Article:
Authors

Mark RansonMark Ranson

DeNA launches new social messaging service, Comm

OVUM VIEW

Summary

DeNA, the Japanese operator of the successful Mobage social game platform, has joined the competitive mobile social messaging market with its new service, Comm. DeNA sees the Comm social messaging app as a way of further strengthening its presence in the smartphone platform market, and hopes that it will help grow its user base through the viral spread of social messaging services. The marriage of gaming and messaging is mutually beneficial, as it will help grow customer engagement with the gaming platform and provide a sound business model for the messaging service. In addition, messaging will also help aggregate DeNA’s non-gaming businesses, including its e-commerce offering, Bidders, into a one-stop mobile portal.

From social gaming and messaging to content platforms

The Mobage platform has over 45 million users in Japan alone, and DeNA’s games-related revenues reached $512.5m (JPY42.2bn) in 2Q12. The introduction of Comm will allow the company to offer a greater suite of services to its smartphone users. DeNA’s main rival in Japan has traditionally been another social game platform operator, Gree, but both now face competition from the increasing number of strong content platforms in the region. DeNA is not the first service to take steps towards becoming a content platform: messaging apps KakaoTalk and Line have each diversified into the role of mobile content platform. These providers will be two of the largest threats to DeNA and Gree, because both have large existing social messaging user bases and are transforming into diverse content businesses (with a strong focus on mobile gaming).

Messaging will make gaming services stickier

The inability to monetize the service is the primary obstacle that most messaging companies face. However, messaging services are usually very popular with consumers, and tend grow virally. A good example of this is the growth of WhatsApp. Mobile gaming companies, on the other hand, have a strong business model in place, whereby in-app purchases are accelerated through a social context. The marriage of messaging and gaming will be mutually beneficial, as messaging will make the gaming service far more sticky, and gaming will give messaging the business model it requires to become profitable.

The addition of Comm means that DeNA is able to offer a social messaging service, bringing it into line with KakaoTalk and Line. It should enable the company to move its large social gaming user base toward a more diverse range of content offerings. Messaging providers have already entered the gaming space, and we expect to see a number of gaming companies venture into the messaging space as well. KakaoTalk for instance, launched its game center in South Korea in late July 2012, and by October 2012 its revenues had already reached $36.8m (KRW40.0bn). Emoticons and the affiliate marketing service Plus Friend have also been significant revenue streams for the KakaoTalk platform; it recorded its first profitable month in September after only 31 months of operation, and has stated that 2012 will be its first profitable year. Meanwhile Line’s revenues from emoticons and advertising alone were $9.7m (JPY0.8m) in 3Q12. Messaging should remain a core part of the KakaoTalk and Line platforms, as it is a key way to create stickiness.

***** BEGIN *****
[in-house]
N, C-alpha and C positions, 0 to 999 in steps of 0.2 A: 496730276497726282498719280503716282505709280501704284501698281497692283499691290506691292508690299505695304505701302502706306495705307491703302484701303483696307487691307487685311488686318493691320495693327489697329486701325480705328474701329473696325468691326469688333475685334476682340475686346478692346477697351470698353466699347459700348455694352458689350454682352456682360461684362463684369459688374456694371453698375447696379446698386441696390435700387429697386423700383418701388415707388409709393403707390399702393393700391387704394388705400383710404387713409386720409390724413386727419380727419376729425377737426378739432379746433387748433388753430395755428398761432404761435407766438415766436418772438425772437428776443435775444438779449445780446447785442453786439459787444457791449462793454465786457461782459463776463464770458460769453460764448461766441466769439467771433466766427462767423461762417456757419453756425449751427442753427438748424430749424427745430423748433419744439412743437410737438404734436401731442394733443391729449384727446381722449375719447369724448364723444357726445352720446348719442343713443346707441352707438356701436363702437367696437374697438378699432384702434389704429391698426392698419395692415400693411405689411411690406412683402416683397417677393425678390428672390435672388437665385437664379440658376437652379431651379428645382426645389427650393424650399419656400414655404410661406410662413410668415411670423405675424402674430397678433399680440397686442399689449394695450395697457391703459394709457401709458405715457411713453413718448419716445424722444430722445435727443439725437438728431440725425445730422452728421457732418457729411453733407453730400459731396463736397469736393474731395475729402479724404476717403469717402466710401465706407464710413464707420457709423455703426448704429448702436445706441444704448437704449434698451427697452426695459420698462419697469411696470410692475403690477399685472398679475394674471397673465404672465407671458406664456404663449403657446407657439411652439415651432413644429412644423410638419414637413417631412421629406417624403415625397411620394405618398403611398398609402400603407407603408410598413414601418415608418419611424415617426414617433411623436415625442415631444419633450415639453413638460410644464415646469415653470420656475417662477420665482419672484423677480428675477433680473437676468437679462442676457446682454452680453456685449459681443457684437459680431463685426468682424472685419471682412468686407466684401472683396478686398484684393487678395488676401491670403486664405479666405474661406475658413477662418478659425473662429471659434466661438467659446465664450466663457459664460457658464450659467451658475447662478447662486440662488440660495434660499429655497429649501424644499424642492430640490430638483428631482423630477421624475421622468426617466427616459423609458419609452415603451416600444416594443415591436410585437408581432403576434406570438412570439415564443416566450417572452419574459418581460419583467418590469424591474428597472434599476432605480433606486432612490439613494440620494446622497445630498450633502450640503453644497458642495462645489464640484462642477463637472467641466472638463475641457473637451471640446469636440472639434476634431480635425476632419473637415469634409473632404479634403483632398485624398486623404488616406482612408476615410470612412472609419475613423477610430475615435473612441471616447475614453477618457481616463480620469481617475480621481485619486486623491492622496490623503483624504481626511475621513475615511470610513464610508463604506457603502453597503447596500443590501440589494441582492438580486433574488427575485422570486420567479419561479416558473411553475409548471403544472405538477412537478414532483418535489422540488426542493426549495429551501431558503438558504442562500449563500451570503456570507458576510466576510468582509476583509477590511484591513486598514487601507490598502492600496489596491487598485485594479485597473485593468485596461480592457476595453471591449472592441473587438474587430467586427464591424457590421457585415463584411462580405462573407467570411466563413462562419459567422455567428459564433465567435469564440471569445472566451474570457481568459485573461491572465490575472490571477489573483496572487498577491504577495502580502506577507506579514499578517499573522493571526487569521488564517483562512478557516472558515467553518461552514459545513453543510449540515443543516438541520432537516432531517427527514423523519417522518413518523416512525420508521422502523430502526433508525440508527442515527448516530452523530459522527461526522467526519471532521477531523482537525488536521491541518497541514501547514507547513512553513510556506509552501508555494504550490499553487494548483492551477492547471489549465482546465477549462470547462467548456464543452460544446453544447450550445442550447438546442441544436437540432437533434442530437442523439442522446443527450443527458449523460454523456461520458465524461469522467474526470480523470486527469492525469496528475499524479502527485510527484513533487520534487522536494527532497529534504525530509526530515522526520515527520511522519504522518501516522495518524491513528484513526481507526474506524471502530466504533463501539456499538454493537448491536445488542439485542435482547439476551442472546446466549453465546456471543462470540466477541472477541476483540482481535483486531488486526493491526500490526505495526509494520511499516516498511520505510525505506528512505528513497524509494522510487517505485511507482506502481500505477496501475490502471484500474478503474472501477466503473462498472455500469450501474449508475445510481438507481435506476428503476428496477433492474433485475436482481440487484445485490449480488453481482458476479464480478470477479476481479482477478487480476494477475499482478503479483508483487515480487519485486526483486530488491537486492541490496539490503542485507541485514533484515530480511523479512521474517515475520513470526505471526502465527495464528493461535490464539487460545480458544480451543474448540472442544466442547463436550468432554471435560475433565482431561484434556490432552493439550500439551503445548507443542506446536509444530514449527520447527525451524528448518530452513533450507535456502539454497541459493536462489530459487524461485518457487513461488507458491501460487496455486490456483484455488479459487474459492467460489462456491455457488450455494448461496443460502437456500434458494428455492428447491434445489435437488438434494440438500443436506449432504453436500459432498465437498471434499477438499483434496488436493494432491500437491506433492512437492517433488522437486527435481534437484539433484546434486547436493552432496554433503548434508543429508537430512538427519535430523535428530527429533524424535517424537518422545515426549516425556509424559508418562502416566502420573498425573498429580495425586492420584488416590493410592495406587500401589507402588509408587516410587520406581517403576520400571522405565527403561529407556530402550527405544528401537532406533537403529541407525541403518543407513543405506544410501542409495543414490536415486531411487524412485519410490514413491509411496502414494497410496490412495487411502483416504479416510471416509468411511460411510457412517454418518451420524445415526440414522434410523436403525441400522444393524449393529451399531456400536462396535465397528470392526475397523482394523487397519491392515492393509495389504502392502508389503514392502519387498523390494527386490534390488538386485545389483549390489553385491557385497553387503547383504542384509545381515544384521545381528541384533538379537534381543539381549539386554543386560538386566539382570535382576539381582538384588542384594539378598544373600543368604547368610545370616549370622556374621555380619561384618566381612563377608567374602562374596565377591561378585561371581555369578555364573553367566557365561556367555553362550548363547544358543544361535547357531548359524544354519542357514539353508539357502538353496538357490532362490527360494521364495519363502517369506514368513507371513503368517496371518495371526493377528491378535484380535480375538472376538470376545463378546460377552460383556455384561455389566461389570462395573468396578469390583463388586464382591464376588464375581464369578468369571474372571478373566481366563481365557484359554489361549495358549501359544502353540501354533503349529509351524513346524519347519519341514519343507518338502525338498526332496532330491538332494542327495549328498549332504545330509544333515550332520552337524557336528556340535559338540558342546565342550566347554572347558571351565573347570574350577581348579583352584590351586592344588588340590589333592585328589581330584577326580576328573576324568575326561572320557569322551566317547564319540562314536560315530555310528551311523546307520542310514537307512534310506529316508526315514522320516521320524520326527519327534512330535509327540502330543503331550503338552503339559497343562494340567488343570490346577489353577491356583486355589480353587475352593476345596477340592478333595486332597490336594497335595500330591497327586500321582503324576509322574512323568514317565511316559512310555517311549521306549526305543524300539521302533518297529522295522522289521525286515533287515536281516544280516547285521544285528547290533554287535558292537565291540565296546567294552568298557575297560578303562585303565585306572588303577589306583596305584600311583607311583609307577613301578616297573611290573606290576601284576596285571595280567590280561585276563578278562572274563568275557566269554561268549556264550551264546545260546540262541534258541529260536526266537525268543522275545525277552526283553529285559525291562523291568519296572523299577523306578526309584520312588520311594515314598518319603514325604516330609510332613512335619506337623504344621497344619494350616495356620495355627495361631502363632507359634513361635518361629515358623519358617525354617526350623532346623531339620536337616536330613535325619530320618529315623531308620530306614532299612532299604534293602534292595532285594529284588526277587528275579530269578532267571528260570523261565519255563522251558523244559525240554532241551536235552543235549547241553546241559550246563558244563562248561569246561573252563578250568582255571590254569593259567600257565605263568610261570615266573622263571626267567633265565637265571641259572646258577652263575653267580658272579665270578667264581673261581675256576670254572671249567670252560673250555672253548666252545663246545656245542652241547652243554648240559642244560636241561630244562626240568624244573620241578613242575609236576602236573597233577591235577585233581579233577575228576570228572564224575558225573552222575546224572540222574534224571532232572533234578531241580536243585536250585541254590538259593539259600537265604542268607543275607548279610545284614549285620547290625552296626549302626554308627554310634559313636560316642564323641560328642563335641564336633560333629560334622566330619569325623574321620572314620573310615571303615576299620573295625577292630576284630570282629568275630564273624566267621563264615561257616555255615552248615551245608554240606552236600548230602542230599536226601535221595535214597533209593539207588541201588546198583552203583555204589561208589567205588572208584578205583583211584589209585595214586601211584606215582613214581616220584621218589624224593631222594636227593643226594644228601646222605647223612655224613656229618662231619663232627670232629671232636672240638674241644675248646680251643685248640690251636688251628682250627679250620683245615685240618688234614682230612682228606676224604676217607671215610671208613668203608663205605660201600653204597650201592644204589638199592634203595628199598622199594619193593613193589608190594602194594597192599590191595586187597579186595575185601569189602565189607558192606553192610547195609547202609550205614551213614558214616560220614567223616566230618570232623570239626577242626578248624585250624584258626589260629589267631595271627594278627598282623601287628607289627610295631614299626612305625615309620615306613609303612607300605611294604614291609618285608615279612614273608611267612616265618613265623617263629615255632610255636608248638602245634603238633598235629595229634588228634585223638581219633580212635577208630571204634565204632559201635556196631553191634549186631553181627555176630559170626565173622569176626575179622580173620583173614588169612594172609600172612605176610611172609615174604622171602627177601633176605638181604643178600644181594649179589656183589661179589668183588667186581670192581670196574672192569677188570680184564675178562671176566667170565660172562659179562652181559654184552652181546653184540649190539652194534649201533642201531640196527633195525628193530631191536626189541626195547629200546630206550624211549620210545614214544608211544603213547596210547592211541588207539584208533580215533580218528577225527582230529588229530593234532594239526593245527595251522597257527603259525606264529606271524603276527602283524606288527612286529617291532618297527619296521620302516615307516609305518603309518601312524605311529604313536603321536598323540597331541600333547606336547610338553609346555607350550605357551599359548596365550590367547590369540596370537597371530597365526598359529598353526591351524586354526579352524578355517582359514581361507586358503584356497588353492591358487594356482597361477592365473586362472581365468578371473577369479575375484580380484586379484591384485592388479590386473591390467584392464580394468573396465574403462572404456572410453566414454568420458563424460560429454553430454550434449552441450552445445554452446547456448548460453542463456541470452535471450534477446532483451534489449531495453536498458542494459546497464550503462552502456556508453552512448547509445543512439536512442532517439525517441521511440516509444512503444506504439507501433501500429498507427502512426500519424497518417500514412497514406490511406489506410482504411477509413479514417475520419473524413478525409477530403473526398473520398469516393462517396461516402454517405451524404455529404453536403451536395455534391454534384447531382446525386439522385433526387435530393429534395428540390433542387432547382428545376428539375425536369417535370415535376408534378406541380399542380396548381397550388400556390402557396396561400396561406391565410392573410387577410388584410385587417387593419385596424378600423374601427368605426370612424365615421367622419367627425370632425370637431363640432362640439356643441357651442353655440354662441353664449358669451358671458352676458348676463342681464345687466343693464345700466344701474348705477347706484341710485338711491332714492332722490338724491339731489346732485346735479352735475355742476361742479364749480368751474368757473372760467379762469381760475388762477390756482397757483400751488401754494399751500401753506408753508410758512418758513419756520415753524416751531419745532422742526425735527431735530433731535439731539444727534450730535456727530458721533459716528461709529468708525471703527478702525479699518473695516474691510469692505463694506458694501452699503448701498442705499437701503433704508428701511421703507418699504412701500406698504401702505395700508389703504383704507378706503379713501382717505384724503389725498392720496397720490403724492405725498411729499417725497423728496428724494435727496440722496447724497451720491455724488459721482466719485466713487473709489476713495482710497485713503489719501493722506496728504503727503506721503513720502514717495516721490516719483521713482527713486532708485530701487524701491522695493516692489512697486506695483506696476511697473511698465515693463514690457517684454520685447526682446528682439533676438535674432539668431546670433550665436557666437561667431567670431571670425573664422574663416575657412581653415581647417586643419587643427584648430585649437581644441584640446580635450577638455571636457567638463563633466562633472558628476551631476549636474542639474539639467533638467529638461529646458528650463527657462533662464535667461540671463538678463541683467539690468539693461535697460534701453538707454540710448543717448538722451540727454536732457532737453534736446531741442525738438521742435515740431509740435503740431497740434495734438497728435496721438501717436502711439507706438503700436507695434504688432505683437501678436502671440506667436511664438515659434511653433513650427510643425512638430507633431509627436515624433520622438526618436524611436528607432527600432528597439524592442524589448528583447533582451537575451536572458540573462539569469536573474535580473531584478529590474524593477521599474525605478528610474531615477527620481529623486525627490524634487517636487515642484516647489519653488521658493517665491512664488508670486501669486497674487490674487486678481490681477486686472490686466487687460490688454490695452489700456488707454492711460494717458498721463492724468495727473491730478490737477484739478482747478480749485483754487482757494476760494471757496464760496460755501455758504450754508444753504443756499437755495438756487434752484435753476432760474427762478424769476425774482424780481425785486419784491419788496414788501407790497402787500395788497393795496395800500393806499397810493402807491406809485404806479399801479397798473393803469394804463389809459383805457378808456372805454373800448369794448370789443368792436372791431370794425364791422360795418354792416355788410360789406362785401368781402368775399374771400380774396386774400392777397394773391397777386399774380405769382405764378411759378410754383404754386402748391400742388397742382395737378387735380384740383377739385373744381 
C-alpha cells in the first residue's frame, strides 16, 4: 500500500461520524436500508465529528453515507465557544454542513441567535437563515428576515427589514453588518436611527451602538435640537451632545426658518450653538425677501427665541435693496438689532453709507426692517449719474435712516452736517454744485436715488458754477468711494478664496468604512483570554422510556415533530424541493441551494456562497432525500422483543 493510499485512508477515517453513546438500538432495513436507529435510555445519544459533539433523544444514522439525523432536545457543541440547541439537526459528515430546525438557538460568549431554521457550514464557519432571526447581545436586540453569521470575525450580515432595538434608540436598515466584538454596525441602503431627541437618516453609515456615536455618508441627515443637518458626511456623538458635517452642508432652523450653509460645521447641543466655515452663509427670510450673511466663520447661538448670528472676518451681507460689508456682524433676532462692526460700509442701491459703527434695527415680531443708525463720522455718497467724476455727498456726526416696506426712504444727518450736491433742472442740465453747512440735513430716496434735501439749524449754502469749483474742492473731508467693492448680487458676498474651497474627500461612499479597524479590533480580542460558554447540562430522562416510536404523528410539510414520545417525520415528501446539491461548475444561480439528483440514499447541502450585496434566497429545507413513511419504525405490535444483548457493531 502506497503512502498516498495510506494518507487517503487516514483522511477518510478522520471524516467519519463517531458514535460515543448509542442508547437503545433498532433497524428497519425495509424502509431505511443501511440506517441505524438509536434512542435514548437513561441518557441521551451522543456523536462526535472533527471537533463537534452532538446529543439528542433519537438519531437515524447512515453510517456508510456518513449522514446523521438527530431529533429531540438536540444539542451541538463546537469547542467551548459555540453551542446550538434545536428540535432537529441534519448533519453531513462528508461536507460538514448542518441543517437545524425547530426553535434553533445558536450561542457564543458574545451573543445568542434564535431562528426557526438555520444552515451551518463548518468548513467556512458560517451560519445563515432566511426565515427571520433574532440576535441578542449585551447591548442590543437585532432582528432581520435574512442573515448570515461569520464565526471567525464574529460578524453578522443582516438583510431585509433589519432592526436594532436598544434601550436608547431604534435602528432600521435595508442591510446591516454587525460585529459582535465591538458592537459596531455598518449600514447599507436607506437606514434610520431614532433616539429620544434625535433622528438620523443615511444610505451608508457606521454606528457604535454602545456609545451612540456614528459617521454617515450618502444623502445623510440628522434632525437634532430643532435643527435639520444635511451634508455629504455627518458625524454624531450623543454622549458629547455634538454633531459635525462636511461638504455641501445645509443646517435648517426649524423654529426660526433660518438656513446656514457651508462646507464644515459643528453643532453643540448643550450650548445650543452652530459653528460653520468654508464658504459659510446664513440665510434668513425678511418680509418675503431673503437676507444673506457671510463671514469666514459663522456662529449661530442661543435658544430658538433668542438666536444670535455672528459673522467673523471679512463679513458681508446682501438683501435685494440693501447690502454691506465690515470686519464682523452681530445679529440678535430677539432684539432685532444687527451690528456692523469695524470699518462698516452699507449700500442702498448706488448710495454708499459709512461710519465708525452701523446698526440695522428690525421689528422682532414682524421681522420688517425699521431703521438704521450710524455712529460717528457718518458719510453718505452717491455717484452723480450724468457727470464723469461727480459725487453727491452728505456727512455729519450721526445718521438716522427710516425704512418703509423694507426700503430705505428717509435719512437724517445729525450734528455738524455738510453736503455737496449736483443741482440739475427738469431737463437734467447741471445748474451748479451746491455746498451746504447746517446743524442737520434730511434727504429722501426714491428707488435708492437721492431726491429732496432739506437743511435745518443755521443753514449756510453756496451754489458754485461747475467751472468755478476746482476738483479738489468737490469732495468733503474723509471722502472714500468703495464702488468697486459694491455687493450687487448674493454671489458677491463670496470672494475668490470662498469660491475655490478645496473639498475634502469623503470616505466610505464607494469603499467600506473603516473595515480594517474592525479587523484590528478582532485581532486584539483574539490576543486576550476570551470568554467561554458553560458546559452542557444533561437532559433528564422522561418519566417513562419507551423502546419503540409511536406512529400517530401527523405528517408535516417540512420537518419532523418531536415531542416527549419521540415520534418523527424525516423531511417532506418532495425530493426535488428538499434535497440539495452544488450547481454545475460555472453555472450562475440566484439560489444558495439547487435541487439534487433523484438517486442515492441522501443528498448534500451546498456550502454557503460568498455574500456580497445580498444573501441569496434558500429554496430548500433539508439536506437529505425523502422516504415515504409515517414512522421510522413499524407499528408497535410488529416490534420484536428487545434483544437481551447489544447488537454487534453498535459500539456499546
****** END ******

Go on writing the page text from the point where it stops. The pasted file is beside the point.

Providing a holistic social experience

The addition of messaging to a gaming platform takes the service one step closer to providing the consumer with a comprehensive social offering. Providers should aim to strengthen the social component through instant messaging and other social services, particularly in markets where social gaming is not based on social networks, but instead on a gaming network with social components. DeNA and Gree are prime examples of gaming-led providers, and in the past they have been known to work with social networks to create a social experience. However, as the intensity of competition increases in this sphere we will see more service enhancements to make the platform itself a holistic social experience.

APPENDIX

Author

Neha Dharia, Analyst, Consumer

neha.dharia@ovum.com

Mark Ranson, Associate Analyst, Consumer

markranson@ovum.com

Further reading

On the Radar: DeNA (October 2012)

On the Radar: NHN (September 2012)

Counteracting the Social Messaging Threat (July 2012)

Digital Games Outlook 2011–16: Asia-Pacific (March 2012)

Disclaimer

All Rights Reserved.

No part of this publication may be reproduced, stored in a retrieval system, or transmitted in any form by any means, electronic, mechanical, photocopying, recording, or otherwise, without the prior permission of the publisher, Ovum (an Informa business).

The facts of this report are believed to be correct at the time of publication but cannot be guaranteed. Please note that the findings, conclusions, and recommendations that Ovum delivers will be based on information gathered in good faith from both primary and secondary sources, whose accuracy we are not always in a position to guarantee. As such Ovum can accept no liability whatever for actions taken based on any information that may subsequently prove to be incorrect.